Orwell: From Dickens
His fellow writer Arthur Koestler praised George Orwell’s “uncompromising intellectual honesty,” and for much of his life Orwell played the role of societal conscience. A fly in the ointment, he relentlessly buzzed hard truths his contemporaries didn’t want to hear. This map places Orwell in context with social-reforming Victorian novelist Charles Dickens, who inspired his unflinching cultural critiques, and shows how Orwell’s polemics in turn inspired the social critics of our time.
George Orwell admired Charles Dickens and wrote a lengthy essay about him in 1939. Incidents in both writers’ early years manifested as themes in their writing decades later. Dickens’s lifelong criticism of workers’ conditions grew from his personal experiences of stinging poverty and child labor; his father had been thrown into debtors’ prison, and 12-year-old Charles was forced to work to support his family. Orwell’s service as an instrument of British power on the imperial police force in Burma forever soured him on the inequity and abuses of empire building. These experiences also hardened both men to their critics’ barbs.
Orwell’s essay notes that Dickens could be considered a radical: “Dickens attacked English institutions with a ferocity that has never since been approached. Yet he managed to do it without making himself hated, and, more than this, the very people he attacked have swallowed him so completely that he has become a national institution himself.” How did he pull it off? “The truth is that Dickens’s criticism of society is almost exclusively moral.... There is no clear sign that he wants the existing order to be overthrown.... For in reality his target is not so much society as ‘human nature.’”
The Road to Wigan Pier, George Orwell’s exposé of abysmal conditions in the British mining industry, recalls novels by Charles Dickens, who took a crusading, moralistic look at the treatment of Victorian England’s working poor. Wigan Pier’s methodical reportage echoes Dickens’s exposition in Hard Times (1854), in which Dickens strengthens his case for better working conditions by making his characters symbolically either cruel or saintly. Factory owner Josiah Bounderby is dishonest and uncaring, while mill worker Stephen Blackpool is eminently virtuous.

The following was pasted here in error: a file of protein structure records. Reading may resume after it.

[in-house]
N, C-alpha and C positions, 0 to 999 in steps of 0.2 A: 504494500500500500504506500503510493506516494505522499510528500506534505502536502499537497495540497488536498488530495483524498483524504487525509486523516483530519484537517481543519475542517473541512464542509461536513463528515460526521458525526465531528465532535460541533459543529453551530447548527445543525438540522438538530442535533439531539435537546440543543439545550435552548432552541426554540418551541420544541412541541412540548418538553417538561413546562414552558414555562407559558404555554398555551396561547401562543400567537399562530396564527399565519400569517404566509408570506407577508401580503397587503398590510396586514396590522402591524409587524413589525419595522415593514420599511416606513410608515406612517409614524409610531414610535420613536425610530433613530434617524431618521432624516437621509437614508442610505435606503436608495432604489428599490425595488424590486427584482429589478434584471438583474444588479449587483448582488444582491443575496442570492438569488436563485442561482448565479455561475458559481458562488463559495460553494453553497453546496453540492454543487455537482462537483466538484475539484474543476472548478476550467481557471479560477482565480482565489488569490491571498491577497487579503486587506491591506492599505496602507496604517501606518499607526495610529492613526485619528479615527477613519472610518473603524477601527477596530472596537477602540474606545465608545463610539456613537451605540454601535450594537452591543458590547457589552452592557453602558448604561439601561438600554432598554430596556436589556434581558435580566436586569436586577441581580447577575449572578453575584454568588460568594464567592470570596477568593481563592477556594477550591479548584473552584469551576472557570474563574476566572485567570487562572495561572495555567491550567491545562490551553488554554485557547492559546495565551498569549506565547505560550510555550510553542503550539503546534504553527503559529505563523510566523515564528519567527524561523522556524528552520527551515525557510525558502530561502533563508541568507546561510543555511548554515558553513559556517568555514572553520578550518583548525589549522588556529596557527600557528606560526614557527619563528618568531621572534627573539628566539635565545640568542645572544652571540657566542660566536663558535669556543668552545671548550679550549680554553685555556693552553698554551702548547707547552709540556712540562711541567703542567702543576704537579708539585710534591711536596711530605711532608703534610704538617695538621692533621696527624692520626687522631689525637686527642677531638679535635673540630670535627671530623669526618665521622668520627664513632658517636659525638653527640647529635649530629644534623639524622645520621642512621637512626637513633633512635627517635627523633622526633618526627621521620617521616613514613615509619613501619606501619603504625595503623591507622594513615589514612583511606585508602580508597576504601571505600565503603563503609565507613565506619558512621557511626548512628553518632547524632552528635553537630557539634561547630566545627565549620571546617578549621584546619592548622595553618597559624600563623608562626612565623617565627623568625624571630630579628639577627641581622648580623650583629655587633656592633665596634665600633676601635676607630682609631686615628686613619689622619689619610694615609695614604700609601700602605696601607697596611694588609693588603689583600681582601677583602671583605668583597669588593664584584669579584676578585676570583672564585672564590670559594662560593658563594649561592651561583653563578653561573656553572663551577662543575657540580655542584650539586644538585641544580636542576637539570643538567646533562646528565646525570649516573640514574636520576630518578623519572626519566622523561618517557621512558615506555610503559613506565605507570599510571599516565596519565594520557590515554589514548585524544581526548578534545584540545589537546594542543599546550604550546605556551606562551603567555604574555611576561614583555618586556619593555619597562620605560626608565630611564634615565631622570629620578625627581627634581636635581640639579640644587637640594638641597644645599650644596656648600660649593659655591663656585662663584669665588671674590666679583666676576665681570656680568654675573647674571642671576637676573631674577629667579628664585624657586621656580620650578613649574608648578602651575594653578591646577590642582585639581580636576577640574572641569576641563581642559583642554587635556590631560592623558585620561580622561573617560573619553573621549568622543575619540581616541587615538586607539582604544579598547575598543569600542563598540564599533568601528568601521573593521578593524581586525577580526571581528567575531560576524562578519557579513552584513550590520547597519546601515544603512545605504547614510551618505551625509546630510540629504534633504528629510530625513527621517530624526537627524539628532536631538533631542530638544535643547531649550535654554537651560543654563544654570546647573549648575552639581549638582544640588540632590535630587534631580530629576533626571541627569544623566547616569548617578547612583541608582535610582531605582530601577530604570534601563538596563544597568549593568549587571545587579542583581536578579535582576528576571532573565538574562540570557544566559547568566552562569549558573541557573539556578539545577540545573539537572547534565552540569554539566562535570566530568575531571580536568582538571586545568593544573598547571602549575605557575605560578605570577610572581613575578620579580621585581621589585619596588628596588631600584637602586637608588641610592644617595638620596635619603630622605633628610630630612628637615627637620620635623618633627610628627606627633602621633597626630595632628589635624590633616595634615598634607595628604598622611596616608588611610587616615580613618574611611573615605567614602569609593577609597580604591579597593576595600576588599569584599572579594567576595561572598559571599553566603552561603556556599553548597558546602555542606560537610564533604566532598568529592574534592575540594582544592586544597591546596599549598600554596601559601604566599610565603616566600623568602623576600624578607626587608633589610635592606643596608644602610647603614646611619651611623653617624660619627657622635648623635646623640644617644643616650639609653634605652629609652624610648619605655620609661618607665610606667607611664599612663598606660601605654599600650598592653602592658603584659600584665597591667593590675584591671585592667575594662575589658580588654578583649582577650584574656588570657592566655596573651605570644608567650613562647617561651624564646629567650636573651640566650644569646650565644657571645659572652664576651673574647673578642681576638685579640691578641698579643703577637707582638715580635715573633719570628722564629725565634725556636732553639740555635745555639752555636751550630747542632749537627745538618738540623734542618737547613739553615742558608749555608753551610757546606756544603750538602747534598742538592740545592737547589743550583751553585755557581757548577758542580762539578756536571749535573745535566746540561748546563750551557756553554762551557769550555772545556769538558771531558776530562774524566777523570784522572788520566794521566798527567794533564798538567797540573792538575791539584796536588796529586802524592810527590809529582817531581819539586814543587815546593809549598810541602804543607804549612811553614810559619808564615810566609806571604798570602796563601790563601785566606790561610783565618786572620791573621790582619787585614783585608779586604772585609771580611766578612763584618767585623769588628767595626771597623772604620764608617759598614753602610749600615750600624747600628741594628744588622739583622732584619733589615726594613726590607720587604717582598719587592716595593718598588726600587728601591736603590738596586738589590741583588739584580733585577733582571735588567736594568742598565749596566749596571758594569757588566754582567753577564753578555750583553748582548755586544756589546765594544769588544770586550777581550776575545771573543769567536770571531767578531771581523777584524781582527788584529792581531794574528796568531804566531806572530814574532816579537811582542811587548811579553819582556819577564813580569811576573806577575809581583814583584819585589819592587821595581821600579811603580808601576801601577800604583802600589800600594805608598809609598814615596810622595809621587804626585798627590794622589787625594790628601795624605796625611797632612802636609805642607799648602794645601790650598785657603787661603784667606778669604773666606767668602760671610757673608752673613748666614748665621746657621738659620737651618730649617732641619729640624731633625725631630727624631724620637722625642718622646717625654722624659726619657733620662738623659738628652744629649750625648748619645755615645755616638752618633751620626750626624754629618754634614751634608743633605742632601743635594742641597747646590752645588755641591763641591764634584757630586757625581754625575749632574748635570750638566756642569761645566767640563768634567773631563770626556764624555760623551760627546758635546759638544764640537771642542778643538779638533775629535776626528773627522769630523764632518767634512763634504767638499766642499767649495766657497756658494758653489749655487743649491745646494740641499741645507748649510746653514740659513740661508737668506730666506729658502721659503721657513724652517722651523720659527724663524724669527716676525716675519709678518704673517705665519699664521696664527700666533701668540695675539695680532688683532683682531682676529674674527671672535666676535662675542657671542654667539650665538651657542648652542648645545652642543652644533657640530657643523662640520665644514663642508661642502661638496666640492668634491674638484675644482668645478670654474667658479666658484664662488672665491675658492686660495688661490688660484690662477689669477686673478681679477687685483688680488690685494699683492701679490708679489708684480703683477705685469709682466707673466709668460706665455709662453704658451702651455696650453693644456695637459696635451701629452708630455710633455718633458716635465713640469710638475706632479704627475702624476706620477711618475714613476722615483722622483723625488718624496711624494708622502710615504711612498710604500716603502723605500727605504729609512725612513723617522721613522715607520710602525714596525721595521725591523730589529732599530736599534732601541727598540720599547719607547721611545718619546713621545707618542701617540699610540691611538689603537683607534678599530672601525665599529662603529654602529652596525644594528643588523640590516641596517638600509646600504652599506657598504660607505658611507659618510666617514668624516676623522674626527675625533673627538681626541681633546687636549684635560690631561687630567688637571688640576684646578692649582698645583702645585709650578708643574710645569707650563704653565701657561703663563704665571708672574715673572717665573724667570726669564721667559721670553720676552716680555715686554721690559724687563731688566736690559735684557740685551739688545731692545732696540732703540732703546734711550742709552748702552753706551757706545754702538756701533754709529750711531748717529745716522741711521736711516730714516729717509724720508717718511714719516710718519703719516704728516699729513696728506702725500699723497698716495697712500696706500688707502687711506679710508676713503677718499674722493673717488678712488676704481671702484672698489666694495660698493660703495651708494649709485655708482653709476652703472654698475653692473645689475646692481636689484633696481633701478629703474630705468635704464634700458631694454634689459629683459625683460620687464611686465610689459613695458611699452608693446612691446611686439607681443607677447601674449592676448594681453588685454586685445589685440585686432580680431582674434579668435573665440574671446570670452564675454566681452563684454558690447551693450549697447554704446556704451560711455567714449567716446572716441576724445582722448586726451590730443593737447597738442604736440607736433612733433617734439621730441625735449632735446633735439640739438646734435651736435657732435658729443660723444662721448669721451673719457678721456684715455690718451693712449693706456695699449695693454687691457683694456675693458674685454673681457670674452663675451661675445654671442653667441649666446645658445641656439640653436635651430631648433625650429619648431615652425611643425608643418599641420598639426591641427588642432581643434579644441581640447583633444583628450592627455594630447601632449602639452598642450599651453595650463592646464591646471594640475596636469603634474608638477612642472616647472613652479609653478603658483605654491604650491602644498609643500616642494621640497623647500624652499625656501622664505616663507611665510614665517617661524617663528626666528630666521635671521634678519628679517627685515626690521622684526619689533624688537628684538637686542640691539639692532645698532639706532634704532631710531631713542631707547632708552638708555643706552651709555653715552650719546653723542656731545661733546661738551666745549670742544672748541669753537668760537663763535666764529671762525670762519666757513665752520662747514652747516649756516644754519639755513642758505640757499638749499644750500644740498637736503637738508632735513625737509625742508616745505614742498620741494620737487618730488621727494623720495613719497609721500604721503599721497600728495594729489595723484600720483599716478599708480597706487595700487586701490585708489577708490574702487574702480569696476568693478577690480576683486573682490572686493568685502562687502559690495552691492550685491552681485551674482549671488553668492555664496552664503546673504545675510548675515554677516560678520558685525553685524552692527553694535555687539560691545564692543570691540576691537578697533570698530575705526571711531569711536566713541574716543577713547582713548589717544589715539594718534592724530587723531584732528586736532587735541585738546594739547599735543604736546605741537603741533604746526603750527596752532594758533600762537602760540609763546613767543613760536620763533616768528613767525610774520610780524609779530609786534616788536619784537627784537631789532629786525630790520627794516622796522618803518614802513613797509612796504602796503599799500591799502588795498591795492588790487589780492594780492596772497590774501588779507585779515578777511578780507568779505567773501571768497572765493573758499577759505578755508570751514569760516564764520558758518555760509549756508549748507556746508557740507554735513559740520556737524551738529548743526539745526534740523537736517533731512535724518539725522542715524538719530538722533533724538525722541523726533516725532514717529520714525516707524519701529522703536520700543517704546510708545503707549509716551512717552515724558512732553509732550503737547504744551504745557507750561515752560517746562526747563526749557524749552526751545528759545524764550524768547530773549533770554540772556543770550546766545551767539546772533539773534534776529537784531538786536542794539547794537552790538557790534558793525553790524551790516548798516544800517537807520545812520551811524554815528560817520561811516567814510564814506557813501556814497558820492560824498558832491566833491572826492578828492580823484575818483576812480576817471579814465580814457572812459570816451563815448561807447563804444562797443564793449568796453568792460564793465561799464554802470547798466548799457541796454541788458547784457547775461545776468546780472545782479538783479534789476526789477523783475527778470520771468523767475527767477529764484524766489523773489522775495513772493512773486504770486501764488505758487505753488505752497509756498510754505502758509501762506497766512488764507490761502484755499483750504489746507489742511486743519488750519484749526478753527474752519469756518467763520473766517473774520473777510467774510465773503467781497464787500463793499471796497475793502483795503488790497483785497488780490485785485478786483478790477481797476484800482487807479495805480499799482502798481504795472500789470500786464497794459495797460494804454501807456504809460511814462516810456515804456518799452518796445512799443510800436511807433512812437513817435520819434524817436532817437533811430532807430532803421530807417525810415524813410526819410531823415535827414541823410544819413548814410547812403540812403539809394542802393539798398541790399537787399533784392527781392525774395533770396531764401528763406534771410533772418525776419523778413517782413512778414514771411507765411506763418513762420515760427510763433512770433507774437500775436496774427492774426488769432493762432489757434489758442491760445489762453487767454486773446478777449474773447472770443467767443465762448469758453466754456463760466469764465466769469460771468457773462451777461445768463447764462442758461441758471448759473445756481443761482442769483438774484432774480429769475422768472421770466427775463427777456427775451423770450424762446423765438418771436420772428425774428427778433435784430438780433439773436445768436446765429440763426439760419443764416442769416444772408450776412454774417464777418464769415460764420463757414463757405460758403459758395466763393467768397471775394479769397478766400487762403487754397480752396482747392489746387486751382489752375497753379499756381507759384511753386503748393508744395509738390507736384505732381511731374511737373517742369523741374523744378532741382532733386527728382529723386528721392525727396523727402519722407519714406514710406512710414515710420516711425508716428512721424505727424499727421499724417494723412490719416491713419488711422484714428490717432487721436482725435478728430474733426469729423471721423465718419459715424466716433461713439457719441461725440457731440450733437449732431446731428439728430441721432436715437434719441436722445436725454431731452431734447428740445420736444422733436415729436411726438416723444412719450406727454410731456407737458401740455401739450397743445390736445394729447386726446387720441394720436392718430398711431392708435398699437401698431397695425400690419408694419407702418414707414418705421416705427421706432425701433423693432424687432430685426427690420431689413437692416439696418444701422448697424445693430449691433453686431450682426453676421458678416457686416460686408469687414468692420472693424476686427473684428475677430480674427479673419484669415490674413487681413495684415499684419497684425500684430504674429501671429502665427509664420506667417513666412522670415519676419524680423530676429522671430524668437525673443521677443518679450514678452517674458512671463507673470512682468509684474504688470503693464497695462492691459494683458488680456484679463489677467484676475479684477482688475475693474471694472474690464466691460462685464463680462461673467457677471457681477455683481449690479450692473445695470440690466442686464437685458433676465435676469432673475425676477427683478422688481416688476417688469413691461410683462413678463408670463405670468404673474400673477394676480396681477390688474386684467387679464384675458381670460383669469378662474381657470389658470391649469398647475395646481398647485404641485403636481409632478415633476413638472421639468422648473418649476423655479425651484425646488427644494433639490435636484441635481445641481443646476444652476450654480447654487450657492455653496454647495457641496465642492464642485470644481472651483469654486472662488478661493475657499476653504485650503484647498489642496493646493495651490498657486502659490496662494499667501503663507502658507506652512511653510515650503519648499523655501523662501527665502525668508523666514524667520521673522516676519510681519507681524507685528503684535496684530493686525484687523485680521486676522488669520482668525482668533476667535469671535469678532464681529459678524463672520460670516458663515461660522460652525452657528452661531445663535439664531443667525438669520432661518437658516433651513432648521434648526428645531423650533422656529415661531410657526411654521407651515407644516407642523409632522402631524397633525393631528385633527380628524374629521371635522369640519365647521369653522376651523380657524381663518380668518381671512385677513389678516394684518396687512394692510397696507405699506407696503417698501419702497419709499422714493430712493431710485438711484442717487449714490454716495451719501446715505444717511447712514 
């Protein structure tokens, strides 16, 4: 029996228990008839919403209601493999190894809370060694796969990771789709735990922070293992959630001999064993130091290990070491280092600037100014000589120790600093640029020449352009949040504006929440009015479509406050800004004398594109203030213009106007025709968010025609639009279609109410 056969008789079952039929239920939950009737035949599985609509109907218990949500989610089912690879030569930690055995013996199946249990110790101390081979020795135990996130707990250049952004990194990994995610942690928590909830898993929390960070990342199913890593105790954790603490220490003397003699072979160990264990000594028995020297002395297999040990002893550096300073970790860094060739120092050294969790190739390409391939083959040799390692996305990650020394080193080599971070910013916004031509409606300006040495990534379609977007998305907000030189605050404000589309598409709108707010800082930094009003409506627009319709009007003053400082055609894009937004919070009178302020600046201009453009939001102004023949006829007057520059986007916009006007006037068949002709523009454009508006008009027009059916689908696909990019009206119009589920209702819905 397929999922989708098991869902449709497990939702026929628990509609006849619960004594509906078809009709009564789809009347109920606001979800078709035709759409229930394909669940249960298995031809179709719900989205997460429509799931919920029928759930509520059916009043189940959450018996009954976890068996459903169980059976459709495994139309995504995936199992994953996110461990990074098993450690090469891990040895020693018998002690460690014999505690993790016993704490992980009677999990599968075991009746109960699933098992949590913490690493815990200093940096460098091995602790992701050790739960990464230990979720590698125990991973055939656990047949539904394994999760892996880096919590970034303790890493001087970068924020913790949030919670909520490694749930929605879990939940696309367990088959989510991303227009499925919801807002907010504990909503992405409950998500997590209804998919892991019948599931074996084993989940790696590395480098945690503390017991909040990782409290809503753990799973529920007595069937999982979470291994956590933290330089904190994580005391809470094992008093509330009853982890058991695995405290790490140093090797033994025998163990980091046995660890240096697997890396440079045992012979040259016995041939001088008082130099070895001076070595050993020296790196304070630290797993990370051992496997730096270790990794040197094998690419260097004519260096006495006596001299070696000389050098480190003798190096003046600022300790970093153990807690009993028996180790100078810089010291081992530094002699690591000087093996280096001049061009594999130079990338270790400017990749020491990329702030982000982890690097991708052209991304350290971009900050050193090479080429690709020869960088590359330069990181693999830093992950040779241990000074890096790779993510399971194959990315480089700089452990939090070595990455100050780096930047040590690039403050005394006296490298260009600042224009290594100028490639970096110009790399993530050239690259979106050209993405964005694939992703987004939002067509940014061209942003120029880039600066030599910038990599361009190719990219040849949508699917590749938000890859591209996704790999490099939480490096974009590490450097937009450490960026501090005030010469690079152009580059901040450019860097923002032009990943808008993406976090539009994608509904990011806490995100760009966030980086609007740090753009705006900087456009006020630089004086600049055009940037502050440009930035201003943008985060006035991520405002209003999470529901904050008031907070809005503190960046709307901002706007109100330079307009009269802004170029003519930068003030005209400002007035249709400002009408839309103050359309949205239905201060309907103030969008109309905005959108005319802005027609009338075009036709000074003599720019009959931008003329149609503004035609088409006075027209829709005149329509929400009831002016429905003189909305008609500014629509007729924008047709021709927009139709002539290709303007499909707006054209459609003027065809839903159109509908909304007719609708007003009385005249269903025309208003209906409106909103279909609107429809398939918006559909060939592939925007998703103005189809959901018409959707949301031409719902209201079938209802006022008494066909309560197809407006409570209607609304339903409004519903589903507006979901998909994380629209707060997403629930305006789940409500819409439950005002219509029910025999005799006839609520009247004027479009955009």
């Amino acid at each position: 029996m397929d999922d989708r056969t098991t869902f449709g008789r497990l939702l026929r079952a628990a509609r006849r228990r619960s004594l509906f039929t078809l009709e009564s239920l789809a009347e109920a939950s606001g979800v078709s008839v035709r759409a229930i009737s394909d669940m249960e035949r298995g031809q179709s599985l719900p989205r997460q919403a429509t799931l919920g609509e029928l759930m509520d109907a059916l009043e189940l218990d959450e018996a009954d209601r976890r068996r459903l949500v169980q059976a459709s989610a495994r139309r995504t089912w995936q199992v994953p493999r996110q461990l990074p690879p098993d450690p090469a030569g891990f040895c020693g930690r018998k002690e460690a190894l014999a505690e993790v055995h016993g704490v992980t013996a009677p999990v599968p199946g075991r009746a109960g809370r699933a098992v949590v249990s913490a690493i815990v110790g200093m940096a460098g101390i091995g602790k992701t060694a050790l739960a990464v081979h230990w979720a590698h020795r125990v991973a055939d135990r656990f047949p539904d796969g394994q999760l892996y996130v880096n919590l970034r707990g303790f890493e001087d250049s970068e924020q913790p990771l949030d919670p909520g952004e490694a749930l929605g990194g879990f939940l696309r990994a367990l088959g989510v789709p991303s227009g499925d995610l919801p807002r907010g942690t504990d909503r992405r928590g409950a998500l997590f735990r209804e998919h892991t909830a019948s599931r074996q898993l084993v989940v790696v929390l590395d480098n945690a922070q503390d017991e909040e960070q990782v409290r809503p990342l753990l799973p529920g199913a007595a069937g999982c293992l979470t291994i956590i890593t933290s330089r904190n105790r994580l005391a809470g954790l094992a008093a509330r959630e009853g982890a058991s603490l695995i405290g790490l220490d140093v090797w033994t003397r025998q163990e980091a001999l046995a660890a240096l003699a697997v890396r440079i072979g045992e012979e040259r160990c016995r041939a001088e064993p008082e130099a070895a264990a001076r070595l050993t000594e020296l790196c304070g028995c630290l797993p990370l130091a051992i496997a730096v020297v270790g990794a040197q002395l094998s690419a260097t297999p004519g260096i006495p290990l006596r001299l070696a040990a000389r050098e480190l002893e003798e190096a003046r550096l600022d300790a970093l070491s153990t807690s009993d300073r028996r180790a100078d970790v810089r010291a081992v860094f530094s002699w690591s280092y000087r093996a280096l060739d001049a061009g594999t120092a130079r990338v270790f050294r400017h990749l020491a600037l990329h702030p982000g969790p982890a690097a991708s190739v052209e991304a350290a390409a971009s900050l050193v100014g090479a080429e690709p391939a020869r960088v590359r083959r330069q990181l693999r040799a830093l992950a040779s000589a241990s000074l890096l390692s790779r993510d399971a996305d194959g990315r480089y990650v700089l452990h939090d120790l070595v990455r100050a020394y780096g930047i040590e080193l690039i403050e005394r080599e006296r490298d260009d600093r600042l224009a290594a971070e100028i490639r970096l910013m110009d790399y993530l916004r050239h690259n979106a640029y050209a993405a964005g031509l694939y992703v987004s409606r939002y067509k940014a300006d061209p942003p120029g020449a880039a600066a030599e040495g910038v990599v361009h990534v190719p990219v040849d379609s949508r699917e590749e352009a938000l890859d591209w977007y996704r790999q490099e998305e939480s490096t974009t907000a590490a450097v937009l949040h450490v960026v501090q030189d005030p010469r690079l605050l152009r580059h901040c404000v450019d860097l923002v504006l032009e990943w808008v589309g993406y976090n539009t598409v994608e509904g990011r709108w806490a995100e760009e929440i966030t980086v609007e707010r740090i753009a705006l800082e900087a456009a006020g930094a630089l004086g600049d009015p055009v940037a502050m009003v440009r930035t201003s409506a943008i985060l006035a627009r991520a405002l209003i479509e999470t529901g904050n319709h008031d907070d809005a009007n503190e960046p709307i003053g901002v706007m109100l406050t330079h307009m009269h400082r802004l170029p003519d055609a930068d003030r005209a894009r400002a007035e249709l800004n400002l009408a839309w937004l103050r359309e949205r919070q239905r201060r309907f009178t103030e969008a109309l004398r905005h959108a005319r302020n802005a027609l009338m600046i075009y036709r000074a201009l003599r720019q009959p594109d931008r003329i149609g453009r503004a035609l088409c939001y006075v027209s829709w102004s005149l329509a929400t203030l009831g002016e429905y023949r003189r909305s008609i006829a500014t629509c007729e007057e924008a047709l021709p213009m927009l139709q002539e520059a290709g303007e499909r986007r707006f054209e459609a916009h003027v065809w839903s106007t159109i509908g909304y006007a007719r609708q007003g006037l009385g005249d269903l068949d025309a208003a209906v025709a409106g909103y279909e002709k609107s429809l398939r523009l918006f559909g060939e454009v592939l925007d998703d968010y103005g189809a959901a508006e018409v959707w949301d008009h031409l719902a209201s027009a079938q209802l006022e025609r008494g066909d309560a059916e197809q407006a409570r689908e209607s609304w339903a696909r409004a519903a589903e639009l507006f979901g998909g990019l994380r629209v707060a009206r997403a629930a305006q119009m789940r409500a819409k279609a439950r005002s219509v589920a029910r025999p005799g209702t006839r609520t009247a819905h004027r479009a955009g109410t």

“Ground in the Mill,” a short article in Dickens’s weekly magazine Household Words, appeared along with a serialized installment of Hard Times and enumerates three years of English factory accidents. Dickens largely kept gruesome details out of his novel, perhaps wanting the fact and fiction pieces to be read side by side. The article describes a factory boy holding a belt, who is “suddenly snapped up by it, whirled round a hundred and twenty times in a minute, and at each revolution knocked against the ceiling till his bones are almost reduced to powder.” Orwell uncovered similar degradations in the mines nearly 100 years later.
The publisher of George Orwell’s Down and Out in Paris and London printed a brief introduction on the first edition’s front cover: “This is, in our view, an extremely forceful and socially important document. The picture drawn by the author is completely convincing; and though it is quite terrible (as, of course, it is meant to be) it holds the attention far more closely than do 90% of novels.” Orwell describes his days in Paris, where he worked in a hotel restaurant as a dishwasher, and in London, where he tramped around and slept in quarters for transients. The book could be called creative nonfiction, because while it is a close re-creation of Orwell’s deliberate descent into poverty, it uses some of fiction’s narrative devices. Orwell acknowledged his characters were “intended more as representative types,” and although the Paris section occurs first in the book, some of the London events happened before Orwell’s time in Paris. Down and Out was his first long-form published work and marked the first time he used the pen name George Orwell. Before this, the author had taught at a small West London school and was known by his real name, Eric Blair.